A rise in COVID-19 cases at two shelters at Father Joe’s Villages has prompted the construction of a temporary outdoor facility for those who test positive. Eventually all positive cases will be placed in local hotel rooms to isolate. Meanwhile, if you missed the Vote By Mail registration deadline yesterday, you’re not out of options yet. Plus, the San Diego Rep will showcase Latinx playwrights this weekend as part of its Latinx New Play Festival.
Good Morning, I’m Annica Colbert….it’s Wednesday, September 1st.
Covid-19 at Father Joe’s Villages
But first… let’s do the headlines….
Governor Gavin Newsom says more than 80% of people eligible for the coronavirus vaccine in California now have at least one dose. The Tuesday announcement came amid signs that the current surge of cases is starting to abate. Newsom says the numbers put California among the top 10 states for vaccination rates, despite having such a huge population. In recent weeks Newsom has mandated that state employees and all school staff must be vaccinated or submit to weekly testing. He’s also requiring that healthcare workers in the state be vaccinated or risk losing their jobs.
One crew member has been rescued this morning from a military helicopter crash off the coast of San Diego. According to the US Navy, there were six crew members on board when the chopper crashed into the sea at 4:30 Tuesday afternoon. The Navy and the US Coast Guard are working on the search and rescue.
The Cleveland national forest, and all other national forests in the state are now off limits to the public until mid september. Regional forest service officials say closing the parks was a tough decision, but that it’s needed to protect the public. Nathan Judy is with the cleveland national forest, says federal officials don’t want to have to evacuate thousands of tourists if there’s a wildfire.
“with all the fires that are going on in northern california and the fire we just had on the cleveland national forest this past saturday showed the example of how quickly fires can start and how rapidly they can spread.”
The national forests will remain closed until at least september 17th.
From KPBS, you’re listening to San Diego News Now.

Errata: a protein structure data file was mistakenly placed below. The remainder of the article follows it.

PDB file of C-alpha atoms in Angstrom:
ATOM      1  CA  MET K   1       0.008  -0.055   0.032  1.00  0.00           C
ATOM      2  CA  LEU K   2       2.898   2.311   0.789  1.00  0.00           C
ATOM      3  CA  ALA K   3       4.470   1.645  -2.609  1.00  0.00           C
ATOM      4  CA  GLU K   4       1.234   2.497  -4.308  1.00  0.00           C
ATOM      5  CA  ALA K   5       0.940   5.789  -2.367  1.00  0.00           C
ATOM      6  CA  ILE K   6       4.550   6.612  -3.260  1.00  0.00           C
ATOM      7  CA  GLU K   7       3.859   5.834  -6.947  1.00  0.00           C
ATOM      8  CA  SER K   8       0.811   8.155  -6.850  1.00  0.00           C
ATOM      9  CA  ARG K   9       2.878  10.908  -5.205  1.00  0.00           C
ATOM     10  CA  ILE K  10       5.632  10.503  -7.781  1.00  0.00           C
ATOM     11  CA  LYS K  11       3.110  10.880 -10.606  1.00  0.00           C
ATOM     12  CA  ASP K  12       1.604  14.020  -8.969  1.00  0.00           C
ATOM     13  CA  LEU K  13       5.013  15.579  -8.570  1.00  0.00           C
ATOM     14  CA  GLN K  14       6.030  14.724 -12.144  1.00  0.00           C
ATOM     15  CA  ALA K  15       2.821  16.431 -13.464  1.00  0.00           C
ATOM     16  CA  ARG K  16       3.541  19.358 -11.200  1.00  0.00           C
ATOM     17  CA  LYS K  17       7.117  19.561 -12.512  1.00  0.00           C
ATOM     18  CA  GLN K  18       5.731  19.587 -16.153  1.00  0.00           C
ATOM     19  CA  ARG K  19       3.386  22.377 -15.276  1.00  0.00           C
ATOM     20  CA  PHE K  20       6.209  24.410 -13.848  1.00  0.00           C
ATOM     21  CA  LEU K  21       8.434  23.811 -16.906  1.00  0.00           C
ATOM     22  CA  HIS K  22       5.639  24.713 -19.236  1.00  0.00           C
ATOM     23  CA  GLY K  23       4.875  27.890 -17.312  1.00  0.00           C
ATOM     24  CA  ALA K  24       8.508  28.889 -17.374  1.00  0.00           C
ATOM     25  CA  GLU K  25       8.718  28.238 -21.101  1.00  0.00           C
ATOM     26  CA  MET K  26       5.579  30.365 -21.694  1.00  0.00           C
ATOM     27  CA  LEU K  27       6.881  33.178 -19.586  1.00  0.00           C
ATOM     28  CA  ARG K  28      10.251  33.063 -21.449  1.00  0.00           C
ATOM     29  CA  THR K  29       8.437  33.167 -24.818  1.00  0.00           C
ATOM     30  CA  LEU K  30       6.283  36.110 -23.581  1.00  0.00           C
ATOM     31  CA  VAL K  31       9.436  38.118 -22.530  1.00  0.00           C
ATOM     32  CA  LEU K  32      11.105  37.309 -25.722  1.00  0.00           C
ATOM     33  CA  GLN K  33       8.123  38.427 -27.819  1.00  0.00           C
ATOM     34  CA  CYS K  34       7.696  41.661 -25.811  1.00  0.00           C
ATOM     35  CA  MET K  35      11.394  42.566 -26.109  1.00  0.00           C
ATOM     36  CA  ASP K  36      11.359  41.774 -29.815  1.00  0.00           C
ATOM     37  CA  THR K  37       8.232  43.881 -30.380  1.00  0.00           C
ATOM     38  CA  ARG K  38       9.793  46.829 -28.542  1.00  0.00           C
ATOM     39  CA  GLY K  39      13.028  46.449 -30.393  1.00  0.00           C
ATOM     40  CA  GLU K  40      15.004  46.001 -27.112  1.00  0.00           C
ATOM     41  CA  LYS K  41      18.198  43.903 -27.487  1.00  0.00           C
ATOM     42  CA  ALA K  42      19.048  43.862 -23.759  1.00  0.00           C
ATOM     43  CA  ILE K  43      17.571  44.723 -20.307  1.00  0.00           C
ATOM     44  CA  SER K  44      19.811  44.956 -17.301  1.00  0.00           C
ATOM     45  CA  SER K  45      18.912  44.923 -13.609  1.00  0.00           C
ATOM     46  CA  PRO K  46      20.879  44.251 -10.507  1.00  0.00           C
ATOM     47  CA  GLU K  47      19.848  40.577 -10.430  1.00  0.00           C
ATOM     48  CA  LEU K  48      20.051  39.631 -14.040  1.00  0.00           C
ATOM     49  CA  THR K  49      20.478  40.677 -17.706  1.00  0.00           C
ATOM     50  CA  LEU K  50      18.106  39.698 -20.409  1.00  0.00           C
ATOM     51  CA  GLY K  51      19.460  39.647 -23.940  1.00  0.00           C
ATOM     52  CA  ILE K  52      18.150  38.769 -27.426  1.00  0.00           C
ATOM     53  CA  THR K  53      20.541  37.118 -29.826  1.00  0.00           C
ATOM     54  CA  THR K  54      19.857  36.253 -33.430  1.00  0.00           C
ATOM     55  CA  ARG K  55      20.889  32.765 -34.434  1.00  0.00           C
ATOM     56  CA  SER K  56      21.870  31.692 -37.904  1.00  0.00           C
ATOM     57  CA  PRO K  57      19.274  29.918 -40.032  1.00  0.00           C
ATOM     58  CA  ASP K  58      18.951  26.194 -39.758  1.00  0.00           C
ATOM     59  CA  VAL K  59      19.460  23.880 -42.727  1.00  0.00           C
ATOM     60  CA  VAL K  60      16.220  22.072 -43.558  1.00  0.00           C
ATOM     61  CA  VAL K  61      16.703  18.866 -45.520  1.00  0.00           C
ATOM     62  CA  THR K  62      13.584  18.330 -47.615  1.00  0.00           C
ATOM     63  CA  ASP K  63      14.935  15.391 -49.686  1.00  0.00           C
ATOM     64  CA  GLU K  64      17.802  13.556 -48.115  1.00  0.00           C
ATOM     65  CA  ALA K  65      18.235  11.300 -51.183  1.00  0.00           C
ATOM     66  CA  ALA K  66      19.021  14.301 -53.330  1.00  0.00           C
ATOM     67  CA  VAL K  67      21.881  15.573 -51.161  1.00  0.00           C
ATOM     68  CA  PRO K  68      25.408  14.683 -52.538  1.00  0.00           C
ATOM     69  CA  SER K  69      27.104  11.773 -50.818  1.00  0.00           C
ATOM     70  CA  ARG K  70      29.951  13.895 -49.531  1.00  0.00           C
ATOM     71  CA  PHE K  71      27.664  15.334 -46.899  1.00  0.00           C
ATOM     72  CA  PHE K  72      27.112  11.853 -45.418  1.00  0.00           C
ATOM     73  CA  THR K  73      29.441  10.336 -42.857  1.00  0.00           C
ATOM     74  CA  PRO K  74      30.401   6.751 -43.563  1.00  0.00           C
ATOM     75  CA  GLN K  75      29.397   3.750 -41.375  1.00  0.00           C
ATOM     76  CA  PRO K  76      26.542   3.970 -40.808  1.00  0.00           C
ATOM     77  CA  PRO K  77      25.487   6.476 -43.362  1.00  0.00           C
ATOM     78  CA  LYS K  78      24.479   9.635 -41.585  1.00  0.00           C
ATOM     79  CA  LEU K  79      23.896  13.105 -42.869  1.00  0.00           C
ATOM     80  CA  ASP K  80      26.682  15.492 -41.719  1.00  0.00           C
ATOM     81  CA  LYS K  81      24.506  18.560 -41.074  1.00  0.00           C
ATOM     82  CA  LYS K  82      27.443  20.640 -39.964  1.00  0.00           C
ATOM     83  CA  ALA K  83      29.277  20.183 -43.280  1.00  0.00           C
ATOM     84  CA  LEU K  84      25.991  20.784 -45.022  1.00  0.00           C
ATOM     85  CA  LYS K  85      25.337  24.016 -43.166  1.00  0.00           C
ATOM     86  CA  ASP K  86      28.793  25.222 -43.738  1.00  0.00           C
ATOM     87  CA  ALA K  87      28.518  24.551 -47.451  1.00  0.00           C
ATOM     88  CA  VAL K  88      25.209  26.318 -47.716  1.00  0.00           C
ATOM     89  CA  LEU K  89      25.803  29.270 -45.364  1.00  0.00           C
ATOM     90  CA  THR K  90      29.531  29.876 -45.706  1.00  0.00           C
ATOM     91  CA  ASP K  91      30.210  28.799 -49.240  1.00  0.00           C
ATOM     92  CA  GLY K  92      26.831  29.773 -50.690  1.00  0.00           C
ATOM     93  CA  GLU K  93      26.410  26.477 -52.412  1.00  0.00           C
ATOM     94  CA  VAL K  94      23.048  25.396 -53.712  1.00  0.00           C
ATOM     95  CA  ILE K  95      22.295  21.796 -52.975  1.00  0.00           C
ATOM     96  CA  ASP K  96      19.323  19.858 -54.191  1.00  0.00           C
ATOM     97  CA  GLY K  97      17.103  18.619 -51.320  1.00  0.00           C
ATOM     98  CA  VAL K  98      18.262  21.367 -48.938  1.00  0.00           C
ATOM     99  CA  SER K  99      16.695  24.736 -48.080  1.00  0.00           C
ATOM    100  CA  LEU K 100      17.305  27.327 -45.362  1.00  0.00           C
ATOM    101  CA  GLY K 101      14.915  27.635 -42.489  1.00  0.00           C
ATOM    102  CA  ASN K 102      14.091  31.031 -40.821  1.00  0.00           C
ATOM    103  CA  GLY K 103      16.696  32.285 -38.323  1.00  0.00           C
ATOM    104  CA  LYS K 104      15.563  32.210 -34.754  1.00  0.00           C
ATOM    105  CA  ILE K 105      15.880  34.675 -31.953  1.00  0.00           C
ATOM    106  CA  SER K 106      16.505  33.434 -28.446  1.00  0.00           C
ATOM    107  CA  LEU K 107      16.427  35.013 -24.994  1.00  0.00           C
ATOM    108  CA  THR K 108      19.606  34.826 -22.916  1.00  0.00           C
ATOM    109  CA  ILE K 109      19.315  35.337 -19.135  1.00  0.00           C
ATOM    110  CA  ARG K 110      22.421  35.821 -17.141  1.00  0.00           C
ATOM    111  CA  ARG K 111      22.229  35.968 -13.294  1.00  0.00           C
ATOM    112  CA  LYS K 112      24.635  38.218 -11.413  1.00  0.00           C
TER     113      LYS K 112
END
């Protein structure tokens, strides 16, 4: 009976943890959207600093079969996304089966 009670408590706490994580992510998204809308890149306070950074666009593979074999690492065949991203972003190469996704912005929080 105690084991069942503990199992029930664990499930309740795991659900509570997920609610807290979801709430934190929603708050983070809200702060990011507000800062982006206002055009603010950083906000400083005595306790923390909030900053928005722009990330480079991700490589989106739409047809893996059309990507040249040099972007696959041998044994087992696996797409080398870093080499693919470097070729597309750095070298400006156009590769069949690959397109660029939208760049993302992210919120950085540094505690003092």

Stay with me for more of the local news you need.
There’s been a spike in COVID-19 cases at Father Joe’s Villages.
Here’s KPBS Melissa Mae.
Father Joe’s Villages says just under a hundred cases of COVID-19 were reported at its two shelters as of last week. To protect the uninfected, the agency set up a temporary tent outside its East Village campus… to isolate patients until they could be moved to hotels.
Vaccination rates have been low among people experiencing homelessness… due to general mistrust in and poor past experiences with the health care system. Father Joe’s Villages is working to combat this issue with consistent follow up, on-site vaccination and one-on-one conversations.
In a written statement, Father Joe’s President and CEO Jim Vargas says:
GRAPHIC: “We continue to prioritize the health and wellbeing of those we serve and encourage vaccination. As an organization, we will continue to strictly implement health protocols designed to limit the spread of the virus and equip our staff and clients with health and safety services.”
The county health department says over 10,000 people experiencing homelessness have received at least one dose of covid-19 vaccine.
Sarah Sweeney, the agency’s communications officer, told KPBS in an email:
GRAPHIC: “We are housing people affected in this outbreak in our public health hotels and are providing a variety of services to any of those isolating in shelters. Further, we have plans in place to expand its hotel capacity if needed.”
Melissa Mae KPBS News
MONDAY was the registration deadline for regular voting in the September 14th gubernatorial recall election. But KPBS metro reporter Andrew Bowen says if you missed the deadline, there’s still a way to vote.
AB: California passed a law in 2019 that lets voters register conditionally all the way up until election day. You can then cast a provisional ballot, which is counted once your eligibility is verified. You have to complete the process in person at the Registrar of Voters office in Kearny Mesa. Find out more at SDVOTE.com. So far, more than 490,000 voters in San Diego County have cast ballots — more than at this point in the 2020 presidential election. The recall ballot contains two questions: First, should Gov. Gavin Newsom be removed from office? The second question is who should replace Newsom if a majority votes “yes” on the first question. Andrew Bowen, KPBS news.
THE CALDOR FIRE IN THE LAKE TAHOE AREA HAS BURNED CLOSE TO 200 THOUSAND ACRES. AND IT’S FORCING SOME CALIFORNIA RESIDENTS TO FLEE TO NEVADA. LUCIA [loo-CHEE-uh] STARBUCK HAS THE STORY FROM K-U-N-R IN RENO.
Coming up…. three latin-x playwrights share what inspired them to write.
anger, anger inspired me, that’s what inspired me.